From braving the wild terrain of early Tumblr to its renaissance on TikTok, “Sweater Weather” by the Neighbourhood (stylized as the neighbourhood) has bridged the pre- and post-streaming eras by resonating with generations of netizens. Along the way, it’s amassed 2.1 billion Spotify streams, 1.7 billion YouTube views, and now earned a RIAA diamond certification for sales in excess of 10 million song units — one of only 106 songs to reach the milestone.
These accolades hit the song’s co-writers a little differently.
“To achieve such a big milestone is hard to believe,” says guitarist Zach Abels. “I think for all of us, it’s really hard to take in and accept it as reality.”
Frontman Jesse Rutherford, who is currently rolling out a solo project for Atlantic Records under the moniker Jesse®, views its place as firmly in the past. “The moment was so long ago,” he says. “It’s weird that I’m still talking about it at all to be honest.”
Asked how it feels to go diamond, Rutherford cracks, “I’m rock hard.” But at the same time, he’s grateful for the doors “Sweater Weather” has opened.
After all, the Neighbourhood wouldn’t exist without it. “Zach used to play that riff all day long,” Rutherford remembers. “Eventually, I recorded it and made the beat around it.”
Abels’ recollection of the song’s origin is similarly nonchalant. “It was such a weird time,” he says. “I was just about to graduate high school and Jesse was doing his own thing.” When Rutherford asked to record Abels playing the riff in his mom’s house, he happily obliged. “I didn’t have any plans for it.”
Rutherford laid down vocals and brought a demo to Abels and fellow Neighbourhood co-founder Jeremy Freedman soon thereafter. “Other than some melodic changes to the first verse, the whole song was complete at that point,” Rutherford recalls. “It was the first song the three of us had ever written together, it felt awesome.”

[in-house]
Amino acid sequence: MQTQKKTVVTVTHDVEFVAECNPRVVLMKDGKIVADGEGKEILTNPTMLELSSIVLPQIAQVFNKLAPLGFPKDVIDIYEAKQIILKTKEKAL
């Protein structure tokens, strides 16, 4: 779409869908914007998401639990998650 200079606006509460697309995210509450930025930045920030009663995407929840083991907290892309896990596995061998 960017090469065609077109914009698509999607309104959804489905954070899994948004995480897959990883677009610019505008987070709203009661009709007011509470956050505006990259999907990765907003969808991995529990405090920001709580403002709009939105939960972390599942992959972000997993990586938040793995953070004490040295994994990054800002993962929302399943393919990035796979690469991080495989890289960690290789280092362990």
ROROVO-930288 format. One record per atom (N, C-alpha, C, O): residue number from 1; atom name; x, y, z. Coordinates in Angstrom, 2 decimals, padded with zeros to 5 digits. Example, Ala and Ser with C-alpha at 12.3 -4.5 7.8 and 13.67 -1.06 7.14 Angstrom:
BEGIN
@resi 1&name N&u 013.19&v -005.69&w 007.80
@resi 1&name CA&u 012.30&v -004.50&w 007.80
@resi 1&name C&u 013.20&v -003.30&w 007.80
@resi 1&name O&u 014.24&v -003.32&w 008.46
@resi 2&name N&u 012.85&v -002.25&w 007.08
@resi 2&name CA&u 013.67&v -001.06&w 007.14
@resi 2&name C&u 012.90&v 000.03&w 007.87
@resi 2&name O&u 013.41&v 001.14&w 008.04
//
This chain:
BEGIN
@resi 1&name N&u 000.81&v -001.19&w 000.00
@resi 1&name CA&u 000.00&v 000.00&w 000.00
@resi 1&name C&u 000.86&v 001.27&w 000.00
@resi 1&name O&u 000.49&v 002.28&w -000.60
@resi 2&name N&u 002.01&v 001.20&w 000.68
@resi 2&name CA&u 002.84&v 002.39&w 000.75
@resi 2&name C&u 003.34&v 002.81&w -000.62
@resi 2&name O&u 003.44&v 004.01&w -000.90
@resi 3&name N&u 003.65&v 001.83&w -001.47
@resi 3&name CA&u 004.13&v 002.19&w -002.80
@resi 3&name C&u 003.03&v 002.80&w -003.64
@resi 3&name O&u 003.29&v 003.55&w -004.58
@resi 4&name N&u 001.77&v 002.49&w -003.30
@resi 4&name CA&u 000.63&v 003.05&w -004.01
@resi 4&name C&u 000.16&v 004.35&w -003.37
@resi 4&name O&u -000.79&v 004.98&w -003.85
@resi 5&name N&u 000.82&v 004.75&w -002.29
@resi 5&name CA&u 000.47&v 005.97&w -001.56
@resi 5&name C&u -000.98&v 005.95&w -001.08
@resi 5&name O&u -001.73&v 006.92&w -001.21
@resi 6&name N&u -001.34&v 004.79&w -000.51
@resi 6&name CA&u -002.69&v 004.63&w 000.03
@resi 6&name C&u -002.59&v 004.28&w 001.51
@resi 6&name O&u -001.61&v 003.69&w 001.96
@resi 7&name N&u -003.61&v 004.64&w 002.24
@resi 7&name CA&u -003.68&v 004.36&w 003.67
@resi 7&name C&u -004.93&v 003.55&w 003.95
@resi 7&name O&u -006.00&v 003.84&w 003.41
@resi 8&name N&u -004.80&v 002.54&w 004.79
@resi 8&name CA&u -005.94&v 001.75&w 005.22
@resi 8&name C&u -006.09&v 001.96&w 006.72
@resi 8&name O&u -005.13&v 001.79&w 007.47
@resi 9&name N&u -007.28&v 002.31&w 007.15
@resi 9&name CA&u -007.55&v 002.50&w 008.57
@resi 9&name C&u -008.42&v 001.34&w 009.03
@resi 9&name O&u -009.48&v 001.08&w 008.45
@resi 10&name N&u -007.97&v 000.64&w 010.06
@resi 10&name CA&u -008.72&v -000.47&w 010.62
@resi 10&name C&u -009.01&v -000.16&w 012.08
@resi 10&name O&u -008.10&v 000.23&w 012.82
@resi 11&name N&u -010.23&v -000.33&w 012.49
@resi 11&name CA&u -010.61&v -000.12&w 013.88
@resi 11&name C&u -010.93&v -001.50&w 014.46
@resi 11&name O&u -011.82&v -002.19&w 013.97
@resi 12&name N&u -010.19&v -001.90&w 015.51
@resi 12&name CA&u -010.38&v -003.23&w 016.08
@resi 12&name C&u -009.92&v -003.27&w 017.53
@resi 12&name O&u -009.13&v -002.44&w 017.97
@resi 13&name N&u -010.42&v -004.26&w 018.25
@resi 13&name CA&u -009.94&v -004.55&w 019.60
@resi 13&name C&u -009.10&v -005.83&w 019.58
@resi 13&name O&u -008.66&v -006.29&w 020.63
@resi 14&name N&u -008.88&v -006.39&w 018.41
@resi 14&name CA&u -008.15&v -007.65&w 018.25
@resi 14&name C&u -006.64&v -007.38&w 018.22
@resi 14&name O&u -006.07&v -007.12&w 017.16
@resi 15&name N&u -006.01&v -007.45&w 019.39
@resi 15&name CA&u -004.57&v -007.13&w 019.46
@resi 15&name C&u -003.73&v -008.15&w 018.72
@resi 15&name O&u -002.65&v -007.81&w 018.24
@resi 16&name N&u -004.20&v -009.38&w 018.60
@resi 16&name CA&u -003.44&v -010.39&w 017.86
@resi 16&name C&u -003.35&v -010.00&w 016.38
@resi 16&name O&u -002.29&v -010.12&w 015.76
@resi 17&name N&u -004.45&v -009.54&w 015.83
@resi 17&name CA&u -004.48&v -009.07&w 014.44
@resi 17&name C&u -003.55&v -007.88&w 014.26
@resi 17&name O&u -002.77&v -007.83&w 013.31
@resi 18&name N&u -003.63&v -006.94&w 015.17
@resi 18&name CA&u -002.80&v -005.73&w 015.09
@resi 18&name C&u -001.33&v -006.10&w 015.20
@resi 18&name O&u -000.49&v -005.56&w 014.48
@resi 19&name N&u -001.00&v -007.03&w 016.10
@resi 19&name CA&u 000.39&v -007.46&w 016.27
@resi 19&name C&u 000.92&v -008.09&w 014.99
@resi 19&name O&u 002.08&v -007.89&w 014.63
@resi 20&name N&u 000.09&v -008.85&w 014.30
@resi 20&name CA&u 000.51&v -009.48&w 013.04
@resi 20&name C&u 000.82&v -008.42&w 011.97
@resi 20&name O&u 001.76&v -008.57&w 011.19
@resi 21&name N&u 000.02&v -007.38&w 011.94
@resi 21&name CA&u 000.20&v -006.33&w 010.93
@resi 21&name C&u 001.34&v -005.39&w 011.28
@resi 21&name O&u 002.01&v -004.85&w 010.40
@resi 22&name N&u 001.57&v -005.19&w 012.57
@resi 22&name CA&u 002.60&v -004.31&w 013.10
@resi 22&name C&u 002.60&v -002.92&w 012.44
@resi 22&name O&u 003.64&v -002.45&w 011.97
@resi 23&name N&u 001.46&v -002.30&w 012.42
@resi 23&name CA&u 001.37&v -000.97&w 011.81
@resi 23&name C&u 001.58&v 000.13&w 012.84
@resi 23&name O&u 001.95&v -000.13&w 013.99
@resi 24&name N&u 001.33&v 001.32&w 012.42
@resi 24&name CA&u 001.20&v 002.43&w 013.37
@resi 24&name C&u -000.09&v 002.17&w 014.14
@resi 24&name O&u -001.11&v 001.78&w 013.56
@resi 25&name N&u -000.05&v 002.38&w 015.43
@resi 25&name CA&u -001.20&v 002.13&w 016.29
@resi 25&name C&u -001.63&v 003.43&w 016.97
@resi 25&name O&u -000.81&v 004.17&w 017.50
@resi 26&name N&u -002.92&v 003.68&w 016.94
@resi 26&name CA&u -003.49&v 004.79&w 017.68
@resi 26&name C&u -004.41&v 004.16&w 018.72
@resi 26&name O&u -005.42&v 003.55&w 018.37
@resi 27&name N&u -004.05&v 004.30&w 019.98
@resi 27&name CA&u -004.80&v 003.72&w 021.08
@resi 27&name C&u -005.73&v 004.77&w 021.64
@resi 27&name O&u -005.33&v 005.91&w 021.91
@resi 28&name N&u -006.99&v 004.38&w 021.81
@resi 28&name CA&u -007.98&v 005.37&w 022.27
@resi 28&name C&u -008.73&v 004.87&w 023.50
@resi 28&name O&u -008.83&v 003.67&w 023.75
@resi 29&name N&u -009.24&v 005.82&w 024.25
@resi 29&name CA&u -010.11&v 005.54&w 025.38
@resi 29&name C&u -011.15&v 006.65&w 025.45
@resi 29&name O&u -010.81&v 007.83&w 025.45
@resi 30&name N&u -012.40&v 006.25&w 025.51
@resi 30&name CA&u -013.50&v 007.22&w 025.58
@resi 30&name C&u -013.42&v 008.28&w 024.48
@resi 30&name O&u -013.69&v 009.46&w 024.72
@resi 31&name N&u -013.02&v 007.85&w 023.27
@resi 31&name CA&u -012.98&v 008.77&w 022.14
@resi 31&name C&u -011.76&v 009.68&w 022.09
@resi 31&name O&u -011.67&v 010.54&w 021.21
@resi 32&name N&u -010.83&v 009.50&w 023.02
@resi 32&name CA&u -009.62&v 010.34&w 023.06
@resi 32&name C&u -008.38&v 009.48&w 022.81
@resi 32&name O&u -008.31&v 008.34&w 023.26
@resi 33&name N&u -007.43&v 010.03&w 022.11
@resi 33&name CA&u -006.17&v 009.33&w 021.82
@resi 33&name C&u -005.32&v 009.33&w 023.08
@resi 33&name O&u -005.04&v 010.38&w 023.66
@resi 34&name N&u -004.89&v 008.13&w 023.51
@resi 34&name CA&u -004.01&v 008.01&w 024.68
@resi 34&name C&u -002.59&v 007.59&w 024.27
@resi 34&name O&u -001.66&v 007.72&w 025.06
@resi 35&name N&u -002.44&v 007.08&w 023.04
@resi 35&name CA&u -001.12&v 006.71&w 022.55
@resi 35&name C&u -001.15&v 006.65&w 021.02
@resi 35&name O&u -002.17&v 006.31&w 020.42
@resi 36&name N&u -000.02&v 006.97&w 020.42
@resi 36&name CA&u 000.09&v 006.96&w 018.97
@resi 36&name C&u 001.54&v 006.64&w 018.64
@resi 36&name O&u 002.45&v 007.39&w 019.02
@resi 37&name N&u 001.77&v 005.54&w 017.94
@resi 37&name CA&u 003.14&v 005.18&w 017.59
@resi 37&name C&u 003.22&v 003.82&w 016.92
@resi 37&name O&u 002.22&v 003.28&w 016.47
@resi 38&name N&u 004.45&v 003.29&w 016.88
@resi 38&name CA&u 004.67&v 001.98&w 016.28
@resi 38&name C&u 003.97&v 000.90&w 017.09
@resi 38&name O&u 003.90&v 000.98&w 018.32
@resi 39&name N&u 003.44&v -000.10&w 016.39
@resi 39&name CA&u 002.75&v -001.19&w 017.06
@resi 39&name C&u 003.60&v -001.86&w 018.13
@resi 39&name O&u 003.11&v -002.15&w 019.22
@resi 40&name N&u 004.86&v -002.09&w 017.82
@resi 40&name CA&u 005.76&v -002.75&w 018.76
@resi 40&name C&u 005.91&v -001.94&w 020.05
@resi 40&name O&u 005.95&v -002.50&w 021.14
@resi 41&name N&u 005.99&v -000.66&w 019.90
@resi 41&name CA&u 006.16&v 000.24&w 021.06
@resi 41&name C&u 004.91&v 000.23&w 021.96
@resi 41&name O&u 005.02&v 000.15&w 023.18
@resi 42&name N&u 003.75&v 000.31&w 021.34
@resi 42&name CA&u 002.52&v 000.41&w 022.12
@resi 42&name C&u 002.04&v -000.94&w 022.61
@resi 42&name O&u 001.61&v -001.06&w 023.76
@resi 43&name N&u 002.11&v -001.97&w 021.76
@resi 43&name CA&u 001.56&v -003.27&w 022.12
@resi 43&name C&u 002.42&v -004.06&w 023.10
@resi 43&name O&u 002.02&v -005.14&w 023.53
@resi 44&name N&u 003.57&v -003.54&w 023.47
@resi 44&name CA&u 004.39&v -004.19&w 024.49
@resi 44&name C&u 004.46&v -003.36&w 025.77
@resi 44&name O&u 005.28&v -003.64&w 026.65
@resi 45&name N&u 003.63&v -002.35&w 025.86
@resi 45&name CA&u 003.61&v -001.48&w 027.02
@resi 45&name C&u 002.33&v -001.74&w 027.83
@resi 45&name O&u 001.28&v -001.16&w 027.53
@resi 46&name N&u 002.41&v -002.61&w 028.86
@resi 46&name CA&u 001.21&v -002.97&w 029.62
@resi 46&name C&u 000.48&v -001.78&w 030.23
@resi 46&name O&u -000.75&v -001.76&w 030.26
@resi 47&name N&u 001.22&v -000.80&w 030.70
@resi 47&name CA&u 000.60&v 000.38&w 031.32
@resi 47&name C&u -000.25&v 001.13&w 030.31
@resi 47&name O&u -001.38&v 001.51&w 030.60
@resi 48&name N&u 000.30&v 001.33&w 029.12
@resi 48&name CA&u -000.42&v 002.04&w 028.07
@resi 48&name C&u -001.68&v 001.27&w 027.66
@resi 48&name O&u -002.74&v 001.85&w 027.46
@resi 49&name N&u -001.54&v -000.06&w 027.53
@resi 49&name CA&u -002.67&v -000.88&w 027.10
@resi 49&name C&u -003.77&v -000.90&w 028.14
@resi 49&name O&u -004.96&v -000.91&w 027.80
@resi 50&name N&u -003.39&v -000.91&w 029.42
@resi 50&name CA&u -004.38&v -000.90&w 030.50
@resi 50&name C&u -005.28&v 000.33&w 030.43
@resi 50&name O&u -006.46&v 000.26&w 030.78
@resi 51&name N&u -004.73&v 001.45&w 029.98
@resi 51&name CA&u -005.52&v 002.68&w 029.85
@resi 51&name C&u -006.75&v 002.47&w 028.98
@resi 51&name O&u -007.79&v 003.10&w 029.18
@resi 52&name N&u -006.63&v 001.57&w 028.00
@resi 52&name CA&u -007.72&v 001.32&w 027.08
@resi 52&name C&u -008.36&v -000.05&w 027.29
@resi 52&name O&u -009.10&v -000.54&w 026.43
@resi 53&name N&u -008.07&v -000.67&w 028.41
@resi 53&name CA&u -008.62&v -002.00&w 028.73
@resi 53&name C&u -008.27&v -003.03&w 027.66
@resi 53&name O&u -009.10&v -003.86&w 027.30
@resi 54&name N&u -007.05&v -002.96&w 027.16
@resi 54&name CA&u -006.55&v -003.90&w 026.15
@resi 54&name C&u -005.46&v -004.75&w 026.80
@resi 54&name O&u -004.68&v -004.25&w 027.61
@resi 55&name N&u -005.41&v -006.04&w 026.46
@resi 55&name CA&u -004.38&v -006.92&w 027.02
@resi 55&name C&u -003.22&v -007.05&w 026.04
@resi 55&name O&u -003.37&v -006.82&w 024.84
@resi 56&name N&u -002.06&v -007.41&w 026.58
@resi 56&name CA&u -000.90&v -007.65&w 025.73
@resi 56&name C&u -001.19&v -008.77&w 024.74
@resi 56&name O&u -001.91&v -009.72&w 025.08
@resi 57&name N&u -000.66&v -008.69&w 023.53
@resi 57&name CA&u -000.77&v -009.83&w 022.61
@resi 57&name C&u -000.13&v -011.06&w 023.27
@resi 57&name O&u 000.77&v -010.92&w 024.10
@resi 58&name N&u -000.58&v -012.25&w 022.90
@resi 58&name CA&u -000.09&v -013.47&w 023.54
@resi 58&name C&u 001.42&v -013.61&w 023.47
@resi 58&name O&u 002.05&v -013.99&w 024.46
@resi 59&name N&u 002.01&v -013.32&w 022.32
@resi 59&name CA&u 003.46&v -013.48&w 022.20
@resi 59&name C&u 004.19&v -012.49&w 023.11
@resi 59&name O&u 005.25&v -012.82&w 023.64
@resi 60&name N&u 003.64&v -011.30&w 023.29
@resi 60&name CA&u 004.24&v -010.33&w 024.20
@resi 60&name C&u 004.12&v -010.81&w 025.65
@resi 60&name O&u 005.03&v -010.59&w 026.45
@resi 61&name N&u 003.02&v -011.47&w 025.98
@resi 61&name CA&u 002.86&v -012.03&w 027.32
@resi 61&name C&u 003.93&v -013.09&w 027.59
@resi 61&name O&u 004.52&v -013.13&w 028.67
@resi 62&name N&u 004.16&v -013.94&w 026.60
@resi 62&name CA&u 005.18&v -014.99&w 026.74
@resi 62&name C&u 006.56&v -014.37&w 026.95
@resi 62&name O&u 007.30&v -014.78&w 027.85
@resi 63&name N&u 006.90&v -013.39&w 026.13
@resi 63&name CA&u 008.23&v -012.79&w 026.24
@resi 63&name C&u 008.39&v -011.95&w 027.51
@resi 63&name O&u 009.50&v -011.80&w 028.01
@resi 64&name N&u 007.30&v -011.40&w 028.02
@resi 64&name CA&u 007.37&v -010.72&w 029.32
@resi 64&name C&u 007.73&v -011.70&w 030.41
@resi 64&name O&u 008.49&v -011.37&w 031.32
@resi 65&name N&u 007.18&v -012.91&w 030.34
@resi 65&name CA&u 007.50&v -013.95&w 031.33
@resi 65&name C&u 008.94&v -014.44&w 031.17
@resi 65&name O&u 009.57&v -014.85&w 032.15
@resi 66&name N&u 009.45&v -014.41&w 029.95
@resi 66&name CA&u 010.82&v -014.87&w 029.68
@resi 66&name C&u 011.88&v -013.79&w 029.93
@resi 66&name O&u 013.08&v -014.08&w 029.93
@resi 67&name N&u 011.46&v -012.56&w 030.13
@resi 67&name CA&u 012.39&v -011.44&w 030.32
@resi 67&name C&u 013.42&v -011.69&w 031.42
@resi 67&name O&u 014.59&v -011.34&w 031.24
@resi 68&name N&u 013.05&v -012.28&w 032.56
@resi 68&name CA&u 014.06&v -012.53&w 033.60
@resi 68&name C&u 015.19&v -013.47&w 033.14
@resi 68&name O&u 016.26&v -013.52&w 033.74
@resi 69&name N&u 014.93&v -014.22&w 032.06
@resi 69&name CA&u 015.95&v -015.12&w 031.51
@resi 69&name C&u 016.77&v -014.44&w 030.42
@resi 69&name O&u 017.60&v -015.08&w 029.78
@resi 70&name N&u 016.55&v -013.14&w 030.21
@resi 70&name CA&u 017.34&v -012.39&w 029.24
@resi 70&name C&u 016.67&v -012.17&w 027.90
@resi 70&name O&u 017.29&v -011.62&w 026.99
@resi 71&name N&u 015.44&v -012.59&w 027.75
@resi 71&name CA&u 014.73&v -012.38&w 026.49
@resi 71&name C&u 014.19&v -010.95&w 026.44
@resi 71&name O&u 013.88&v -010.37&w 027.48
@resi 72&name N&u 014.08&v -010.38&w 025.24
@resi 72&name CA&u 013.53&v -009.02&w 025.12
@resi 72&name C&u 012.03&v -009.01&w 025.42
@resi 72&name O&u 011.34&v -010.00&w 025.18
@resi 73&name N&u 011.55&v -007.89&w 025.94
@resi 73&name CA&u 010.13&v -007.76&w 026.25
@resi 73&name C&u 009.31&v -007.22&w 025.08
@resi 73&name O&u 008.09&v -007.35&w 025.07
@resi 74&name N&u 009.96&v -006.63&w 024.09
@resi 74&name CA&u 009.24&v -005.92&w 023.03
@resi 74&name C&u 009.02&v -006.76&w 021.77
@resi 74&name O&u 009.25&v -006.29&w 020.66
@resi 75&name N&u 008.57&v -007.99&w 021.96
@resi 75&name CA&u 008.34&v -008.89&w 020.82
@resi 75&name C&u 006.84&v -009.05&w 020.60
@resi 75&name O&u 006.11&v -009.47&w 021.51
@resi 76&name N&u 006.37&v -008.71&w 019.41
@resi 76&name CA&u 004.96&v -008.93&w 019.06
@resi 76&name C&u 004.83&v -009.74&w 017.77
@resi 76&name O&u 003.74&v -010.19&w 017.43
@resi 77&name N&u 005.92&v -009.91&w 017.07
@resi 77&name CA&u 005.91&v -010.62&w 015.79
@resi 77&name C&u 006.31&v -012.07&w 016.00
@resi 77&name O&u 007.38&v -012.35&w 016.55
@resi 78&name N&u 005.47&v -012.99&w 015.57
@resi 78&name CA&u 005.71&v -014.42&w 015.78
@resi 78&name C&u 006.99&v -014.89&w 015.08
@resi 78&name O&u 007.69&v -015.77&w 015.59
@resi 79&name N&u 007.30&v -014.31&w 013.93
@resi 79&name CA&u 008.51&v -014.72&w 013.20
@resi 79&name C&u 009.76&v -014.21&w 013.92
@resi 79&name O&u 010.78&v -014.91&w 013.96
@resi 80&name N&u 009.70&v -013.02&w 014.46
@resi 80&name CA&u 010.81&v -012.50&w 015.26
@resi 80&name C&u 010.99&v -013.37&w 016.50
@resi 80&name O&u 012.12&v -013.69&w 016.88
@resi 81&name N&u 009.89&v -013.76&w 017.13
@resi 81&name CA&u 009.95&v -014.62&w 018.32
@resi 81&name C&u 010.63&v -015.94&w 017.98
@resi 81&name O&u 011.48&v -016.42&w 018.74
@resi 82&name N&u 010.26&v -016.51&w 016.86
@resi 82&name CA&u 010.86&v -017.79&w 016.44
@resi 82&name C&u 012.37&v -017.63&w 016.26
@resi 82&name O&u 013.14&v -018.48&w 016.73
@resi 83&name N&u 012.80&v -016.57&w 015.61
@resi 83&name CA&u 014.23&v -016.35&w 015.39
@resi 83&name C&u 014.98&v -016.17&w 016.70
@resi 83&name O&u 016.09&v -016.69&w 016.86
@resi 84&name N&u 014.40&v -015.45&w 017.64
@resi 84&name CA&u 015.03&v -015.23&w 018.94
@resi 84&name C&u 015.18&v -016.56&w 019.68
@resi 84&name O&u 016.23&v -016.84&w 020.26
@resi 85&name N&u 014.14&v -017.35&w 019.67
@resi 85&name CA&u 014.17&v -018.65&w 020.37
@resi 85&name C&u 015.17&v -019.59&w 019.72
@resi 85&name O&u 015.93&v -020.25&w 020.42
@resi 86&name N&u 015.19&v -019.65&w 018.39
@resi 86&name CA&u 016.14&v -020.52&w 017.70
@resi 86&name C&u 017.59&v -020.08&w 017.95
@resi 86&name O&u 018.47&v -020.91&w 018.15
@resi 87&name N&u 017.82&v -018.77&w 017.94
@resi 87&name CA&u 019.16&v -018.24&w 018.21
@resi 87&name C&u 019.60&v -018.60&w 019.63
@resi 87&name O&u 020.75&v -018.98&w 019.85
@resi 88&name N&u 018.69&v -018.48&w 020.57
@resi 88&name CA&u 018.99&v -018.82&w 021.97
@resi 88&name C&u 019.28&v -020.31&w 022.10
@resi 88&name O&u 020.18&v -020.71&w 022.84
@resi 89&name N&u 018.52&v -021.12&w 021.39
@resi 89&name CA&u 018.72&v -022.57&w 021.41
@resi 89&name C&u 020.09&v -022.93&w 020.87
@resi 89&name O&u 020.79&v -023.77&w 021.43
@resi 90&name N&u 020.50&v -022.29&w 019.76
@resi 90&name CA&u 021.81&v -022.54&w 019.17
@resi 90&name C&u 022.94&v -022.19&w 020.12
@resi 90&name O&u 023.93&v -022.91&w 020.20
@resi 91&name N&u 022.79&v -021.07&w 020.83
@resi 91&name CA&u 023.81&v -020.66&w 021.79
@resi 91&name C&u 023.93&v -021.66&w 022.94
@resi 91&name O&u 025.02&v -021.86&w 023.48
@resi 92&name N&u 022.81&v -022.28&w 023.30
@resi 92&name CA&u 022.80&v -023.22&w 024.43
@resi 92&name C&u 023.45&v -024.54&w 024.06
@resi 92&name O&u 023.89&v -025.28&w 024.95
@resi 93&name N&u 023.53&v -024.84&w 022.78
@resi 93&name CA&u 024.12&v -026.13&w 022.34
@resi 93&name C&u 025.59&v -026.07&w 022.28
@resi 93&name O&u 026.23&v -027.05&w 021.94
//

Abels was similarly stoked. “We were like, ‘Wow, this sounds like a real song!’ That’s literally how the Neighbourhood formed.”
From the beginning, it was a slow burn. The band posted “Sweater Weather” and “Female Robbery” online without so much as a press photo or bio. Given the spelling, most pundits assumed the Neighbourhood were British. But the song kept being shared online and the buzz grew louder. Even with a major label record deal and hit debut album, “Sweater Weather” didn’t crack the Billboard Hot 100 until June 22, 2013 and then took another six months to peak at No. 14 on December 28, 2013.
And the story doesn’t end there.
“Sweater Weather” has a strange habit of taking hold wherever the digitally-minded congregate, making its way across Vine, YouTube, where it has averaged more than one million views globally per day so far in 2023, and TikTok. “The internet really carried the song and clearly continues to carry it,” Abels says. “I feel like we came out at the right time with social media and became a band that people can bond over on the internet.”
Rutherford realized the song wasn’t going anywhere when it started rebounding annually. “Every time fall comes around all the way through winter,” he tells Variety. “We made an accidental seasonal hit, that’s always a silly thought to me.” Beyond that, the singer-songwriter, who just released the solo singles “Joker” and “Rainbow,” struggles to explain its appeal. “It’s hard to know or pinpoint anything specifically,” he says. “The melody? The beat? The lyrics? The moment? A bit of all of those things probably.”
When asked how he feels about creating something quasi immortal, Rutherford seems nonplussed — as if “Sweater Weather” isn’t something that occupies a lot of space in his mind. “I don’t really think of it as that big of a deal,” he says. “It doesn’t seem to affect my life in any extreme ways.”
Abels, however, finds a pragmatic benefit: “If that song allows us to keep making music, then sick.”
While Rutherford readies his solo record, the Neighborhood isn’t exactly sitting 2023 out. Their debut album, “I Love You,” turned 10 in April and the band celebrated by releasing a 10th anniversary edition on DSPs, which will be followed by a commemorative 2LP 12″ vinyl edition on September 29. The new version of the album contains the hits — “Sweater Weather” and “Afraid” — as well as songs like “A Little Death,” which were previously released on their “I’m Sorry…” and “Thank You” EPs.
“Right now, we’re being friends and we’re all supporting each other,” Abels says of Rutherford’s solo journey as Jesse®. As for the band’s upcoming plans? “I can’t really go deep into it too much, but I think the future will be bright for us.”
Post source: variety